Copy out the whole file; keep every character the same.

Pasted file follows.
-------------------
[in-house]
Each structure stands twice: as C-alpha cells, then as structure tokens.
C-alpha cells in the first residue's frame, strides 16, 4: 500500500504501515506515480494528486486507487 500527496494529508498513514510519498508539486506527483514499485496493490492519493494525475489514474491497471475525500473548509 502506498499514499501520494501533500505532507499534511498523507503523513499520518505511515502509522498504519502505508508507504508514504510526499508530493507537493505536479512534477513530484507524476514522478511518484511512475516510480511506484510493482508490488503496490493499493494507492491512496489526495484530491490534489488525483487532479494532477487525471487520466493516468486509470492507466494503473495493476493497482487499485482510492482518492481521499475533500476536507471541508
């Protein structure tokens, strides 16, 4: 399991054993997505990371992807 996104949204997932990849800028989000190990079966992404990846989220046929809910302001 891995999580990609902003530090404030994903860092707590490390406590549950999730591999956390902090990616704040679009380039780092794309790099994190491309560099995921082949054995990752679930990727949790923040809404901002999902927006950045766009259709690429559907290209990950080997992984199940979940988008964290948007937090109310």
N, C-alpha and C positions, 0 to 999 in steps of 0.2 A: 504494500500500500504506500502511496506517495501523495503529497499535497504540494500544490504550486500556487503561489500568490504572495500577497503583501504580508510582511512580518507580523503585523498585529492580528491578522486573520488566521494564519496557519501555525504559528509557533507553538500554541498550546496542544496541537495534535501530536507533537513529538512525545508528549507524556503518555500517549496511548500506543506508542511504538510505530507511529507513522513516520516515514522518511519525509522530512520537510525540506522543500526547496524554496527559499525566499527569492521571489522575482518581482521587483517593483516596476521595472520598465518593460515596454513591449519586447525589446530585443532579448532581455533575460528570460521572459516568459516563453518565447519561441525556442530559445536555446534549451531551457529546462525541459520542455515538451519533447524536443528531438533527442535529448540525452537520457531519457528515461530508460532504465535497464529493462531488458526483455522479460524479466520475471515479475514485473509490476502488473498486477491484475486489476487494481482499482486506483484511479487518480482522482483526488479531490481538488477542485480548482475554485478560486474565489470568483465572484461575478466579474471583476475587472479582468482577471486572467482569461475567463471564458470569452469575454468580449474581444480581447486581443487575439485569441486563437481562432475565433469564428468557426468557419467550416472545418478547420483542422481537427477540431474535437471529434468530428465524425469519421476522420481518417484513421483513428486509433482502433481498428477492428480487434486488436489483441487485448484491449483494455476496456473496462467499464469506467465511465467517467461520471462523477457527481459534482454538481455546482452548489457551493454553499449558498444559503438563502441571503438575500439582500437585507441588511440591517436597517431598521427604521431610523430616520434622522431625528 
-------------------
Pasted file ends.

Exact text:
[in-house]
Each structure stands twice: as C-alpha cells, then as structure tokens.
C-alpha cells in the first residue's frame, strides 16, 4: 500500500504501515506515480494528486486507487 500527496494529508498513514510519498508539486506527483514499485496493490492519493494525475489514474491497471475525500473548509 502506498499514499501520494501533500505532507499534511498523507503523513499520518505511515502509522498504519502505508508507504508514504510526499508530493507537493505536479512534477513530484507524476514522478511518484511512475516510480511506484510493482508490488503496490493499493494507492491512496489526495484530491490534489488525483487532479494532477487525471487520466493516468486509470492507466494503473495493476493497482487499485482510492482518492481521499475533500476536507471541508
């Protein structure tokens, strides 16, 4: 399991054993997505990371992807 996104949204997932990849800028989000190990079966992404990846989220046929809910302001 891995999580990609902003530090404030994903860092707590490390406590549950999730591999956390902090990616704040679009380039780092794309790099994190491309560099995921082949054995990752679930990727949790923040809404901002999902927006950045766009259709690429559907290209990950080997992984199940979940988008964290948007937090109310």
N, C-alpha and C positions, 0 to 999 in steps of 0.2 A: 504494500500500500504506500502511496506517495501523495503529497499535497504540494500544490504550486500556487503561489500568490504572495500577497503583501504580508510582511512580518507580523503585523498585529492580528491578522486573520488566521494564519496557519501555525504559528509557533507553538500554541498550546496542544496541537495534535501530536507533537513529538512525545508528549507524556503518555500517549496511548500506543506508542511504538510505530507511529507513522513516520516515514522518511519525509522530512520537510525540506522543500526547496524554496527559499525566499527569492521571489522575482518581482521587483517593483516596476521595472520598465518593460515596454513591449519586447525589446530585443532579448532581455533575460528570460521572459516568459516563453518565447519561441525556442530559445536555446534549451531551457529546462525541459520542455515538451519533447524536443528531438533527442535529448540525452537520457531519457528515461530508460532504465535497464529493462531488458526483455522479460524479466520475471515479475514485473509490476502488473498486477491484475486489476487494481482499482486506483484511479487518480482522482483526488479531490481538488477542485480548482475554485478560486474565489470568483465572484461575478466579474471583476475587472479582468482577471486572467482569461475567463471564458470569452469575454468580449474581444480581447486581443487575439485569441486563437481562432475565433469564428468557426468557419467550416472545418478547420483542422481537427477540431474535437471529434468530428465524425469519421476522420481518417484513421483513428486509433482502433481498428477492428480487434486488436489483441487485448484491449483494455476496456473496462467499464469506467465511465467517467461520471462523477457527481459534482454538481455546482452548489457551493454553499449558498444559503438563502441571503438575500439582500437585507441588511440591517436597517431598521427604521431610523430616520434622522431625528 